One of the biggest costs involved with raising a child is paying for his or her college education. Tackling those costs might be a little more straightforward for married couples than for divorced parents, though. This is why some parents in Minnesota choose to address how to pay for future college costs during the divorce process.
For the 2018-2019 school year, the average annual tuition at a public four year university was $10,230 — up 7% from the year before. That same year, it cost $36,890 to attend a private university. One of the first things divorcing parents may want to discuss is whether they will cap their contributions to their child’s education. If both parents agree to capping those contributions, it could be helpful to establish a 529 savings plan to which both can deposit money for tuition.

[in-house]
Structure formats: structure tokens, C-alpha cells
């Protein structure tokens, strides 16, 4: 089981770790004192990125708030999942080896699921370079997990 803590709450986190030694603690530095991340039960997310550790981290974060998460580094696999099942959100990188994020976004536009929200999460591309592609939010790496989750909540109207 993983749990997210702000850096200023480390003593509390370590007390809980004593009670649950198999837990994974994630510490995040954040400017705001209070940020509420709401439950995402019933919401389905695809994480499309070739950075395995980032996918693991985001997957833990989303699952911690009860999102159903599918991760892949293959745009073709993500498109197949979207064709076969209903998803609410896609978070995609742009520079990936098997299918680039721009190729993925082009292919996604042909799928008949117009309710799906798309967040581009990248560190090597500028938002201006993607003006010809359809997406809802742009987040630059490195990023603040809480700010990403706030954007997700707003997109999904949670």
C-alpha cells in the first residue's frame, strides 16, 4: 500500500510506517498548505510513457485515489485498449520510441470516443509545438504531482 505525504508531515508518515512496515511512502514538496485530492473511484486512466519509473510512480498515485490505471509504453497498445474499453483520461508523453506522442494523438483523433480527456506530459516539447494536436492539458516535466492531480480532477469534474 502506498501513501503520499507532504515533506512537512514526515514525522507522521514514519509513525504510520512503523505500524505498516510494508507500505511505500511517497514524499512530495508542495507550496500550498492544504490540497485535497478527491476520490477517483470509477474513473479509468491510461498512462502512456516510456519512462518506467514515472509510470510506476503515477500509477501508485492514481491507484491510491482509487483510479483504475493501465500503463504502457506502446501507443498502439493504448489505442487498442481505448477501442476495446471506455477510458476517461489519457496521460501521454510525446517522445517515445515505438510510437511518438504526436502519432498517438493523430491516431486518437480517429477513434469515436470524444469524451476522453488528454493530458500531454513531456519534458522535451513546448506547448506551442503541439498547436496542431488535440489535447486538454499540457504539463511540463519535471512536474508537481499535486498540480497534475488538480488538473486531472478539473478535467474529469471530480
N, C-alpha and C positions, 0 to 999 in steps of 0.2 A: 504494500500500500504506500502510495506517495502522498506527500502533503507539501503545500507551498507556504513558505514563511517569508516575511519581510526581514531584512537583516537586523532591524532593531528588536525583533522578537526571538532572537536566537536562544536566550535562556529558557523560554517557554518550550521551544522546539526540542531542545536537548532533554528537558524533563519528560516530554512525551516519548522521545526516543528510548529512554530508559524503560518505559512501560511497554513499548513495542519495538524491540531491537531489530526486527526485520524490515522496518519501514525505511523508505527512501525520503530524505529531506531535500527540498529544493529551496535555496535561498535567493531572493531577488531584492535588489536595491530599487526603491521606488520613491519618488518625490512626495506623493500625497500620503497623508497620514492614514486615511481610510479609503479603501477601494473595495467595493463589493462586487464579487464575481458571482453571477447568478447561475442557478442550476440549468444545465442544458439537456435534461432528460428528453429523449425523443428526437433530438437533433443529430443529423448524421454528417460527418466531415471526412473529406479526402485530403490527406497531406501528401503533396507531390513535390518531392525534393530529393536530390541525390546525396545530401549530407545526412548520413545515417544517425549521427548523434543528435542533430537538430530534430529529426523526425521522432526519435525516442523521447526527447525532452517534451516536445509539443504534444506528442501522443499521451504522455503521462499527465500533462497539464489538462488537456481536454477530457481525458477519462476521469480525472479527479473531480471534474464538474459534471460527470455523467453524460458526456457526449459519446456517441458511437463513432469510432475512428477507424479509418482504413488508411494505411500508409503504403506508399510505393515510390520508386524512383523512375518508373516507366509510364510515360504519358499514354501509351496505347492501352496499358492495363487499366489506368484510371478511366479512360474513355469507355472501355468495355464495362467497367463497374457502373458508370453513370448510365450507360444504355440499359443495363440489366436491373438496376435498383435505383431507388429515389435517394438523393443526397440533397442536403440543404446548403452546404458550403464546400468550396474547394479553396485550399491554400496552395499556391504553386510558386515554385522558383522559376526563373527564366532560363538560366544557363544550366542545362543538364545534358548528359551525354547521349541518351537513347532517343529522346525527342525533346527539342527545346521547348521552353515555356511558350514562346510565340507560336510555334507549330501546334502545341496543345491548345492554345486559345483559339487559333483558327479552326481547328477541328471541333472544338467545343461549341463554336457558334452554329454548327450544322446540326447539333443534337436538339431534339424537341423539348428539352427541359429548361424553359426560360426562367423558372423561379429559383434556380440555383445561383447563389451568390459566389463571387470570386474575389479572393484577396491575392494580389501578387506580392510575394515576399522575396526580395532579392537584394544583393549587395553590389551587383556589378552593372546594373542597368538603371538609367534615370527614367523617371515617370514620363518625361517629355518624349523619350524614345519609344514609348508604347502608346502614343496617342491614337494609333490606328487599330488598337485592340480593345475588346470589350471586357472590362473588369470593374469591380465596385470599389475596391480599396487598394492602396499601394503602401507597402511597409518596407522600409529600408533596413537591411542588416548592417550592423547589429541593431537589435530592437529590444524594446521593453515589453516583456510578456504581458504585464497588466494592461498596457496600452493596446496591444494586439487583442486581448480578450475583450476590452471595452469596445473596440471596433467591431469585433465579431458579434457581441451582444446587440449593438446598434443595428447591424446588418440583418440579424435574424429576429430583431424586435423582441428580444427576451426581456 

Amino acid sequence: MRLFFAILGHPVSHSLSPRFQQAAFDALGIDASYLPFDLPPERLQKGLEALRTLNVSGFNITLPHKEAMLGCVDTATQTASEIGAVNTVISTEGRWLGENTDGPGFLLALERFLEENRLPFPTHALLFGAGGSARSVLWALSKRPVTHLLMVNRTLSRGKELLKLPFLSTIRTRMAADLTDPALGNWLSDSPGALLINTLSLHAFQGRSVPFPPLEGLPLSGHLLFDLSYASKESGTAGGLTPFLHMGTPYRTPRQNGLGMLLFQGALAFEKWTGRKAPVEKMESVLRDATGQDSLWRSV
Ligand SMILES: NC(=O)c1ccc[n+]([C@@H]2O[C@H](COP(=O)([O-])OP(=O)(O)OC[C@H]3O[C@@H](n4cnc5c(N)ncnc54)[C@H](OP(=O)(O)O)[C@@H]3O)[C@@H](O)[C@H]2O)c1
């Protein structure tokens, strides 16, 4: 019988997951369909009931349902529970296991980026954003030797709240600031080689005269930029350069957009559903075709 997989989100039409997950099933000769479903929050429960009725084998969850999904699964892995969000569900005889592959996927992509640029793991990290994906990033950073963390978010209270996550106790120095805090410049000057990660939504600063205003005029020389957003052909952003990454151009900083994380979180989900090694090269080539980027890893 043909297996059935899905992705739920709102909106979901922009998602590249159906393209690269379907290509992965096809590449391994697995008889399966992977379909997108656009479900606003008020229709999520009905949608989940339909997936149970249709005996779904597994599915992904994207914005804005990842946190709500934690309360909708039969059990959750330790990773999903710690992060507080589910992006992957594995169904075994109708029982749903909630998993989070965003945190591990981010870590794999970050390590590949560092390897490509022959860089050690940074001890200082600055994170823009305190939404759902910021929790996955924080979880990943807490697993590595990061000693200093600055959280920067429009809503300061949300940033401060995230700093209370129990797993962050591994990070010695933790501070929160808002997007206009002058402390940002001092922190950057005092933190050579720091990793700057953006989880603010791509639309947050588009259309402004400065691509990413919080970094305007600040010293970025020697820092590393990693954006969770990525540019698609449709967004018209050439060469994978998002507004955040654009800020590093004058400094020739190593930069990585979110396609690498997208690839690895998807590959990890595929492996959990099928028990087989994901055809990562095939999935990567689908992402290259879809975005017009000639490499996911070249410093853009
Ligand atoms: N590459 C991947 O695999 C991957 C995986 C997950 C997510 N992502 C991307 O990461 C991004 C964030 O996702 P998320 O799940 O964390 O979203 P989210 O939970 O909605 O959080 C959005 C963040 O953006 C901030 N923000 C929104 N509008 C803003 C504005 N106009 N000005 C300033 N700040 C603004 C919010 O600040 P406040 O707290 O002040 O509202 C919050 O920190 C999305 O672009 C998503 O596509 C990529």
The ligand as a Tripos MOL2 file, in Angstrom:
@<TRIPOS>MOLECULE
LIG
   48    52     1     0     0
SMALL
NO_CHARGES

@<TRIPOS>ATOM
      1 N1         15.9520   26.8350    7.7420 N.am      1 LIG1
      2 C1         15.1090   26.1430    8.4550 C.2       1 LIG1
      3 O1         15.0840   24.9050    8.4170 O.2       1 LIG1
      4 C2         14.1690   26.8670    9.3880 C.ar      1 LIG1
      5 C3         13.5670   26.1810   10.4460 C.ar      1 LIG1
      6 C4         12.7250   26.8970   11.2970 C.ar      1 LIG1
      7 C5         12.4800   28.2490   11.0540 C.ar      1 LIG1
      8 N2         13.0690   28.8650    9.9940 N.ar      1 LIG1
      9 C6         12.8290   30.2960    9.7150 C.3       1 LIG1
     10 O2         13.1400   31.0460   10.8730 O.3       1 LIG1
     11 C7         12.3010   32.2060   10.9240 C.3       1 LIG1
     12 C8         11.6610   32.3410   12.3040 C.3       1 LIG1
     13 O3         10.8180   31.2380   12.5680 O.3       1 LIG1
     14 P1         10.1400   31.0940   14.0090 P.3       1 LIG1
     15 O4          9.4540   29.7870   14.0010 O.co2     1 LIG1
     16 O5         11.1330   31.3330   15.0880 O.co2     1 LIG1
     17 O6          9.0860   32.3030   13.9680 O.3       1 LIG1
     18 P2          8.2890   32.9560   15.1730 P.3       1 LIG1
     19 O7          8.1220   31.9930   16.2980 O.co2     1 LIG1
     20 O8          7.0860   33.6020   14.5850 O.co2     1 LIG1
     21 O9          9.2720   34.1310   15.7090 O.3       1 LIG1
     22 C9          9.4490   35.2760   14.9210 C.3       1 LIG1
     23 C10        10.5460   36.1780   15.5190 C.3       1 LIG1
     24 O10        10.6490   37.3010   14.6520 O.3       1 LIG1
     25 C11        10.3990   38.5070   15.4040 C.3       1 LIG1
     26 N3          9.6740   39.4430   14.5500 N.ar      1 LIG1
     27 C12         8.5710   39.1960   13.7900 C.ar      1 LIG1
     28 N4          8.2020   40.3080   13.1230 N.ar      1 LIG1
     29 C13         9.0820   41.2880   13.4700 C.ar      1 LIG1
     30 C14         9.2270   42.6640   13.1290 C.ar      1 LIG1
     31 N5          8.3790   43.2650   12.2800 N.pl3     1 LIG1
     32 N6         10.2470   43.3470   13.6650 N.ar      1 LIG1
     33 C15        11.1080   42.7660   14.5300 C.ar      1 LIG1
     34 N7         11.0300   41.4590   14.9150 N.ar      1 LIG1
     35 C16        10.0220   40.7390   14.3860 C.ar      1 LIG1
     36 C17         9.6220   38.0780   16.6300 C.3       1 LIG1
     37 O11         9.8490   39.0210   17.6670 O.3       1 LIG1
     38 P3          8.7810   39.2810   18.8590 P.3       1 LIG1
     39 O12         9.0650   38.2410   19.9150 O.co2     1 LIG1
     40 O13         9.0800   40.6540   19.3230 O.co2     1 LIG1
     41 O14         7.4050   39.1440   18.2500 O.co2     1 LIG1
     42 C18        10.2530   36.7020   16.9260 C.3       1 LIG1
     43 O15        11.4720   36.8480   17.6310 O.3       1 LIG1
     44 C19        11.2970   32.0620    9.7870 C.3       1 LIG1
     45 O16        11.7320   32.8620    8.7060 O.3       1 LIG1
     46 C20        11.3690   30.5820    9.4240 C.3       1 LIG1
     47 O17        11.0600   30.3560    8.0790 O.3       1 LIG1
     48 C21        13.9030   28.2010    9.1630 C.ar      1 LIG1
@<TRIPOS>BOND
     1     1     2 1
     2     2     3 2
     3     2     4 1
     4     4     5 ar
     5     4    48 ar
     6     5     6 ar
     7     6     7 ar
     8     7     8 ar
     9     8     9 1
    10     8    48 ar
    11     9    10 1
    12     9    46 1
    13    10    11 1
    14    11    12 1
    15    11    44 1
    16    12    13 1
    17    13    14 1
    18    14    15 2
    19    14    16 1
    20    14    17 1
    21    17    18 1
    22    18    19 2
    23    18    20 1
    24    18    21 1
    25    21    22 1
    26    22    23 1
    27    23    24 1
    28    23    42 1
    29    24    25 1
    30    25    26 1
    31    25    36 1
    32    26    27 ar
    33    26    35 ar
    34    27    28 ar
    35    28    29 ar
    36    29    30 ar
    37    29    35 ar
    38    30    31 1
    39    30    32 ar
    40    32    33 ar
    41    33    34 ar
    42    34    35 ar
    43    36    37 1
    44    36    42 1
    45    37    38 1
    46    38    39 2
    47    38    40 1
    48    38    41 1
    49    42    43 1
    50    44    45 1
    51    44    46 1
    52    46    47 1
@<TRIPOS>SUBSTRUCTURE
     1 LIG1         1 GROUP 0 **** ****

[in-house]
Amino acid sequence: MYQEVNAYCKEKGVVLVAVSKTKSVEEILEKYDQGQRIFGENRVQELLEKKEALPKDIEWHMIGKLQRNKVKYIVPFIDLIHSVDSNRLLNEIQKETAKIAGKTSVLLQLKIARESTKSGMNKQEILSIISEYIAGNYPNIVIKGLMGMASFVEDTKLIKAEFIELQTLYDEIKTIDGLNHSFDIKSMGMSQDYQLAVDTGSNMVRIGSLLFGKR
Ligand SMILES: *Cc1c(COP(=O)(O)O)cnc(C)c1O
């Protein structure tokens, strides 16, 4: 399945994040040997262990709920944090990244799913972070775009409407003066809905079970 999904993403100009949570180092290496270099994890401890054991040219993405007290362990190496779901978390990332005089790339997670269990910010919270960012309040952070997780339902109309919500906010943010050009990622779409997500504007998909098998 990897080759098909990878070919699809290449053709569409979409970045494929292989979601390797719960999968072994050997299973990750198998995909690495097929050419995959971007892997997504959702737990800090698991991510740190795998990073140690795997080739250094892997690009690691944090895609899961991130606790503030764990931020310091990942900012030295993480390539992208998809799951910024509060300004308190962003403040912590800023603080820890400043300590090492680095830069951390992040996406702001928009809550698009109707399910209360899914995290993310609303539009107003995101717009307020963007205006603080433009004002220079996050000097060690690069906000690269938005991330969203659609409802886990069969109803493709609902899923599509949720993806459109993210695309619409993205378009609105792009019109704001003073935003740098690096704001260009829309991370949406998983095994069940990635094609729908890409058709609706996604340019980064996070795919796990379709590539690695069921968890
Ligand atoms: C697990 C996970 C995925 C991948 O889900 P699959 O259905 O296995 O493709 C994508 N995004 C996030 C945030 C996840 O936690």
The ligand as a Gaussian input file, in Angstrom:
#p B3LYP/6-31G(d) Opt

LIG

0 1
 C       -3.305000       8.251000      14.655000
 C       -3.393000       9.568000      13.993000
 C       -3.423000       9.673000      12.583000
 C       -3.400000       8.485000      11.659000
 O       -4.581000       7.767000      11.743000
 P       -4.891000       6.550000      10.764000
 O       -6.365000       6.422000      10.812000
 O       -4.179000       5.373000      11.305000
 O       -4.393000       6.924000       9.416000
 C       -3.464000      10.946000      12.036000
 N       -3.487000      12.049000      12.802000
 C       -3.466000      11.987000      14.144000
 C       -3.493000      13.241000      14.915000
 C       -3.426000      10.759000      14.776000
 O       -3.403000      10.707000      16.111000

Using a 529 savings plan could be risky if one parent is financially irresponsible. It is not unheard of for one parent to drain the account, leaving nothing behind for when a child is ready to attend school. One solution would be to insist that the savings plan be in the other parent’s name with the intended child named as the beneficiary.
Most parents would agree that making sure their kids have access to a good education is important. Unfortunately, many overlook the reality of paying college tuition. Since Minnesota couples already have to tackle difficult financial conversations during divorce, it might actually be an ideal time to work out how to pay for college.